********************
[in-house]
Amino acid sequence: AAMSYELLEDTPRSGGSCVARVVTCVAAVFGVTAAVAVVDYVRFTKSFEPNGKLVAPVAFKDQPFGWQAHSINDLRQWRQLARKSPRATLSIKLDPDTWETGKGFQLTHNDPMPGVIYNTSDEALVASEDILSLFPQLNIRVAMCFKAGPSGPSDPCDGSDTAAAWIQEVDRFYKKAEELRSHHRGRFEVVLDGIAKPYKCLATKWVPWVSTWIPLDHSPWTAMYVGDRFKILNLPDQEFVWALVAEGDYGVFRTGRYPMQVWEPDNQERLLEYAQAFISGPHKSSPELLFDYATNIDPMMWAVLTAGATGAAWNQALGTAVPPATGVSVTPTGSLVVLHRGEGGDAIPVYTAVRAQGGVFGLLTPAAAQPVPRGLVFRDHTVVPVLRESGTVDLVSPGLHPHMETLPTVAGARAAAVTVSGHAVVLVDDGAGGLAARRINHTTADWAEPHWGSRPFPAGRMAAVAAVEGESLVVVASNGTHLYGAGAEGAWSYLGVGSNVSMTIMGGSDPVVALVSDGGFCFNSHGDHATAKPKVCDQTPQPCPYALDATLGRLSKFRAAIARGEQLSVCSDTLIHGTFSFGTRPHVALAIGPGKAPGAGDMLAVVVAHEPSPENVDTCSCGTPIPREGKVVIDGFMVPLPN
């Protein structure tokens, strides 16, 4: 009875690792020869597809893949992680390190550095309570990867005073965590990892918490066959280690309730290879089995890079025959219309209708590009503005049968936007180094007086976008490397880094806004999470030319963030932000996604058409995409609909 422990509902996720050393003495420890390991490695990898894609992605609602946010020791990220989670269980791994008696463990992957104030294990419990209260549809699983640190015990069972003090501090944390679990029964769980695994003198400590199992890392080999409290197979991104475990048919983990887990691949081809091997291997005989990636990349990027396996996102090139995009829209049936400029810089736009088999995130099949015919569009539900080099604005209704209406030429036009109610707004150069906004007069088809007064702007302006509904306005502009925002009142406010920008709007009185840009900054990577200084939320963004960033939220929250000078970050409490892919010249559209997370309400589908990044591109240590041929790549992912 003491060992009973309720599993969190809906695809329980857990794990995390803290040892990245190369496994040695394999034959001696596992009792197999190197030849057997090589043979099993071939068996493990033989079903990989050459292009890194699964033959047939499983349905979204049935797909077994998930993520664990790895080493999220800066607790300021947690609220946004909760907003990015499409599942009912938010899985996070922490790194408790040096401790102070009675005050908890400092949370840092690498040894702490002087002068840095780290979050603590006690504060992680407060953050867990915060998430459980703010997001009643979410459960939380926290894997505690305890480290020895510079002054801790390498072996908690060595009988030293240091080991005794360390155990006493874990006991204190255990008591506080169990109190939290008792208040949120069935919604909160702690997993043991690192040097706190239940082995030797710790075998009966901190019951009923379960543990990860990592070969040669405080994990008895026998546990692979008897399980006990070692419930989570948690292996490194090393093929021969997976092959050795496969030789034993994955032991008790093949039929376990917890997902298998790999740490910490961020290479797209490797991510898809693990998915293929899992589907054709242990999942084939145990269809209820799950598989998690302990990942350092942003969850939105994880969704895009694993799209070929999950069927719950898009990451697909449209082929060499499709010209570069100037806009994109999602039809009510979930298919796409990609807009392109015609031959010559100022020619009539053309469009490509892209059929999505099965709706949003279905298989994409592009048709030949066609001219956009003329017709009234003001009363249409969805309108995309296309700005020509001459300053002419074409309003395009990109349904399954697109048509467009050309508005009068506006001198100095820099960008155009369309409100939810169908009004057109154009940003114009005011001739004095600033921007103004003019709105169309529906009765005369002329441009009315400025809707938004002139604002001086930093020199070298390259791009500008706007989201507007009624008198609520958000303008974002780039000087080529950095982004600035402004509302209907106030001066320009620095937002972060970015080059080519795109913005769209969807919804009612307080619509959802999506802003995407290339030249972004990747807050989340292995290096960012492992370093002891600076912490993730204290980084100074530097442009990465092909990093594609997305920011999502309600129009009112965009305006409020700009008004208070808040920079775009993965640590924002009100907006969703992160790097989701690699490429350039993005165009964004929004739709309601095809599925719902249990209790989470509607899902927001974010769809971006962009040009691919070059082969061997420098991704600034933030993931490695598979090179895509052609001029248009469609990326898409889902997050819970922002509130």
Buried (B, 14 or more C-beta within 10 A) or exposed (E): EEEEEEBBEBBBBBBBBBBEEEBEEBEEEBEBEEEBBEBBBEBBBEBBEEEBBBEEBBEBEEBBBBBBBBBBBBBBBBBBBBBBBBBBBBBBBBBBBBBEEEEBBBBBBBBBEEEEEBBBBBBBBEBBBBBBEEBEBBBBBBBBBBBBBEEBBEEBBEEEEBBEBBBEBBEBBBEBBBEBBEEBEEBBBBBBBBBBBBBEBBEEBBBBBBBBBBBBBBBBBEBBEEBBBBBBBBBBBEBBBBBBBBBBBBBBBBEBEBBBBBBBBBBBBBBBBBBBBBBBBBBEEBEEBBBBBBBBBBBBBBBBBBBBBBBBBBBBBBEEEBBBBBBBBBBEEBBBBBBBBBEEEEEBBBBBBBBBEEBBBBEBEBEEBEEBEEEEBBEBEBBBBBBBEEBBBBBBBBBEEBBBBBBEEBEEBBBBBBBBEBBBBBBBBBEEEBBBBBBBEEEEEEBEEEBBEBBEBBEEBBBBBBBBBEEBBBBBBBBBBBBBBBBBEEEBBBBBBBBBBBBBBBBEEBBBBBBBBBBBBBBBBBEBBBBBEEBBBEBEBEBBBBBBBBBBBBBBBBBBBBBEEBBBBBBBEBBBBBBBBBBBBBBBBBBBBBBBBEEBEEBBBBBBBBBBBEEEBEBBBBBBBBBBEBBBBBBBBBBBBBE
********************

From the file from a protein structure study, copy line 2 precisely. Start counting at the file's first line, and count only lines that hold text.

Amino acid sequence: AAMSYELLEDTPRSGGSCVARVVTCVAAVFGVTAAVAVVDYVRFTKSFEPNGKLVAPVAFKDQPFGWQAHSINDLRQWRQLARKSPRATLSIKLDPDTWETGKGFQLTHNDPMPGVIYNTSDEALVASEDILSLFPQLNIRVAMCFKAGPSGPSDPCDGSDTAAAWIQEVDRFYKKAEELRSHHRGRFEVVLDGIAKPYKCLATKWVPWVSTWIPLDHSPWTAMYVGDRFKILNLPDQEFVWALVAEGDYGVFRTGRYPMQVWEPDNQERLLEYAQAFISGPHKSSPELLFDYATNIDPMMWAVLTAGATGAAWNQALGTAVPPATGVSVTPTGSLVVLHRGEGGDAIPVYTAVRAQGGVFGLLTPAAAQPVPRGLVFRDHTVVPVLRESGTVDLVSPGLHPHMETLPTVAGARAAAVTVSGHAVVLVDDGAGGLAARRINHTTADWAEPHWGSRPFPAGRMAAVAAVEGESLVVVASNGTHLYGAGAEGAWSYLGVGSNVSMTIMGGSDPVVALVSDGGFCFNSHGDHATAKPKVCDQTPQPCPYALDATLGRLSKFRAAIARGEQLSVCSDTLIHGTFSFGTRPHVALAIGPGKAPGAGDMLAVVVAHEPSPENVDTCSCGTPIPREGKVVIDGFMVPLPN